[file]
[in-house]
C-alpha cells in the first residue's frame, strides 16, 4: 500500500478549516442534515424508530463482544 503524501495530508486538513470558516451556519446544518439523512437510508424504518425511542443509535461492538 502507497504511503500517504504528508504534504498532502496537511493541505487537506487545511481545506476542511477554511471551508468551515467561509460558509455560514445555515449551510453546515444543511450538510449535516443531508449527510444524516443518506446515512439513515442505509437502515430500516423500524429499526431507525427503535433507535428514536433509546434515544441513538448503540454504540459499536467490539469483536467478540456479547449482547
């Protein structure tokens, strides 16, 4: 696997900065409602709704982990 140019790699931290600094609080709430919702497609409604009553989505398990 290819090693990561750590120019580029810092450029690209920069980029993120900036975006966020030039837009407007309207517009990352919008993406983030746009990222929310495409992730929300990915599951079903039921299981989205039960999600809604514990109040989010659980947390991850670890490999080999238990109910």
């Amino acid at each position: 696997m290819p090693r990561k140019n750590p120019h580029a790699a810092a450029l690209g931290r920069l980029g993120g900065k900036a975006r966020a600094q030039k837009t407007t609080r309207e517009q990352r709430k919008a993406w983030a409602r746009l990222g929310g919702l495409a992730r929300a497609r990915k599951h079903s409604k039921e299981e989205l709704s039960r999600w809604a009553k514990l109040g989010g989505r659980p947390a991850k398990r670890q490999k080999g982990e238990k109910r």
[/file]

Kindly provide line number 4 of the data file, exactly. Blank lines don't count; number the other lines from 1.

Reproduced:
């Amino acid at each position: 696997m290819p090693r990561k140019n750590p120019h580029a790699a810092a450029l690209g931290r920069l980029g993120g900065k900036a975006r966020a600094q030039k837009t407007t609080r309207e517009q990352r709430k919008a993406w983030a409602r746009l990222g929310g919702l495409a992730r929300a497609r990915k599951h079903s409604k039921e299981e989205l709704s039960r999600w809604a009553k514990l109040g989010g989505r659980p947390a991850k398990r670890q490999k080999g982990e238990k109910r």